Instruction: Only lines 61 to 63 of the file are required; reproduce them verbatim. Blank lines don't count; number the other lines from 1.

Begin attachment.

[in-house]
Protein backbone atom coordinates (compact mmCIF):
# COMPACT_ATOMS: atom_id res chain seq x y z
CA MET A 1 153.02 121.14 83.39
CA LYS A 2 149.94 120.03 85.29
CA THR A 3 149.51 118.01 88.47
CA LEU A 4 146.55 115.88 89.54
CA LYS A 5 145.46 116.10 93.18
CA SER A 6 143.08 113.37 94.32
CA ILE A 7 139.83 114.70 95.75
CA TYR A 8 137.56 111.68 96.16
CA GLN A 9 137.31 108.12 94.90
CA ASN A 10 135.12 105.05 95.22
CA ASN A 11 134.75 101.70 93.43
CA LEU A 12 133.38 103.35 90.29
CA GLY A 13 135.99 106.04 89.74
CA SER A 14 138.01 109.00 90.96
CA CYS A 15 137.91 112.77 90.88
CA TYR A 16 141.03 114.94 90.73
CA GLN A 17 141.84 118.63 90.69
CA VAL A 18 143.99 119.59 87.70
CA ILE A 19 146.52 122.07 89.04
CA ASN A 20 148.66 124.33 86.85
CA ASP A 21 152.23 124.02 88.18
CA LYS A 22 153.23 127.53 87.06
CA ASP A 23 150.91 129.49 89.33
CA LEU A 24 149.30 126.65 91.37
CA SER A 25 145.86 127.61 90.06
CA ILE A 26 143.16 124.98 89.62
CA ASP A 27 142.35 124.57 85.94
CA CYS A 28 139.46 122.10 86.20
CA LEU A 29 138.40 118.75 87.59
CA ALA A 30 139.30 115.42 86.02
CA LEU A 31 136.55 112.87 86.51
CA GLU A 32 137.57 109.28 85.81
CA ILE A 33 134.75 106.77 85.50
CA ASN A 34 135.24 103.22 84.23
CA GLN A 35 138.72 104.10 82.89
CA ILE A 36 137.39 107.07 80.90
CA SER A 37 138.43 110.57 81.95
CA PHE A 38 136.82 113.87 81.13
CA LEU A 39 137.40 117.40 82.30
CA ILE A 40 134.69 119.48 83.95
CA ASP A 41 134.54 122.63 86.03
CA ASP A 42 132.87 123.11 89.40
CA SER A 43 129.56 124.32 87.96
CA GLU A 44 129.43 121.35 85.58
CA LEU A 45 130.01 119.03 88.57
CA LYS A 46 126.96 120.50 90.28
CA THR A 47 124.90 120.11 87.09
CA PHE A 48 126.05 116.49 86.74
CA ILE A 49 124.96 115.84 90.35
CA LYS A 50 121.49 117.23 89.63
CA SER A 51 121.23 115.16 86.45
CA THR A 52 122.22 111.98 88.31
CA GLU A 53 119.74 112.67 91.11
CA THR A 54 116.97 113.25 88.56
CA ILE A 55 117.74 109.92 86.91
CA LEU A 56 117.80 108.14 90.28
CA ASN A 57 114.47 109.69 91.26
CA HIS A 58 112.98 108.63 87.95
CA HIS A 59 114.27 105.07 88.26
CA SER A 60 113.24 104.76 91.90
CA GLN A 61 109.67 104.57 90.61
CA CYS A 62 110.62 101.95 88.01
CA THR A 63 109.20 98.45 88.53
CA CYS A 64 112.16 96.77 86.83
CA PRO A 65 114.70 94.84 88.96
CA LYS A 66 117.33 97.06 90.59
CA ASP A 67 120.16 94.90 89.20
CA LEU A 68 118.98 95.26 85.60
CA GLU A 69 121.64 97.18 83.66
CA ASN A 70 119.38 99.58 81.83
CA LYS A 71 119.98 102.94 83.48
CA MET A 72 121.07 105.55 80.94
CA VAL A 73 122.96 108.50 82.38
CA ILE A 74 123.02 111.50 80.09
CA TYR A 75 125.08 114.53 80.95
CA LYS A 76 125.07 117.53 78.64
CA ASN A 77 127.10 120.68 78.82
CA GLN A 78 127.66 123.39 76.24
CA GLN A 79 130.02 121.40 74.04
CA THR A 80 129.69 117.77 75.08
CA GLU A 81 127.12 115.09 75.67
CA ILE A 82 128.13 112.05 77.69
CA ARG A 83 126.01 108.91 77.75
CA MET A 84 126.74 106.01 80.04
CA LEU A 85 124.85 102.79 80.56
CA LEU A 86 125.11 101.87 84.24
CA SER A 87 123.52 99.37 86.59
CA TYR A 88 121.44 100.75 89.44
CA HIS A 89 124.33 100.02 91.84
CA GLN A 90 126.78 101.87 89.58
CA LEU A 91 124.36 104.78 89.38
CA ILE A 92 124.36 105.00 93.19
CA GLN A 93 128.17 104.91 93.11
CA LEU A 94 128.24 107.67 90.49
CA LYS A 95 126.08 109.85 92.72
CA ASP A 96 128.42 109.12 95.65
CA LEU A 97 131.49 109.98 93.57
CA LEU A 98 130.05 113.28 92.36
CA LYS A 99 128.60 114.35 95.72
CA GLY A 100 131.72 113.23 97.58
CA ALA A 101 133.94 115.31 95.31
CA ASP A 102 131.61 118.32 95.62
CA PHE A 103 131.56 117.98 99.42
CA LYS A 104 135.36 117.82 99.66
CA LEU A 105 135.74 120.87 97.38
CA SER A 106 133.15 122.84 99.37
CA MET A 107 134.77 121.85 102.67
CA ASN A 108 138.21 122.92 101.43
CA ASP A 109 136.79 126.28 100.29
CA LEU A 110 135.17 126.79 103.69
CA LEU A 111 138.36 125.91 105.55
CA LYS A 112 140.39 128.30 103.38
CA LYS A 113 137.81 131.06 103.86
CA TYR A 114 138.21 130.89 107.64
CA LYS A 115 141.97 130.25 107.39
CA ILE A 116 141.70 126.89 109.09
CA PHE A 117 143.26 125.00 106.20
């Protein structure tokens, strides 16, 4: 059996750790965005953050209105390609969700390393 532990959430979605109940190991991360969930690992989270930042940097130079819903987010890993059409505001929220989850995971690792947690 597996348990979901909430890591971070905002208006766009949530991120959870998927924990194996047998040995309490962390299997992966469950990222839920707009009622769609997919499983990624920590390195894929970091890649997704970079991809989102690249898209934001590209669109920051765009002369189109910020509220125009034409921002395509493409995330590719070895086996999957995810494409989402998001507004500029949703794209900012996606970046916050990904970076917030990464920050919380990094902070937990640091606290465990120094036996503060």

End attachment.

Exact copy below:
CA HIS A 58 112.98 108.63 87.95
CA HIS A 59 114.27 105.07 88.26
CA SER A 60 113.24 104.76 91.90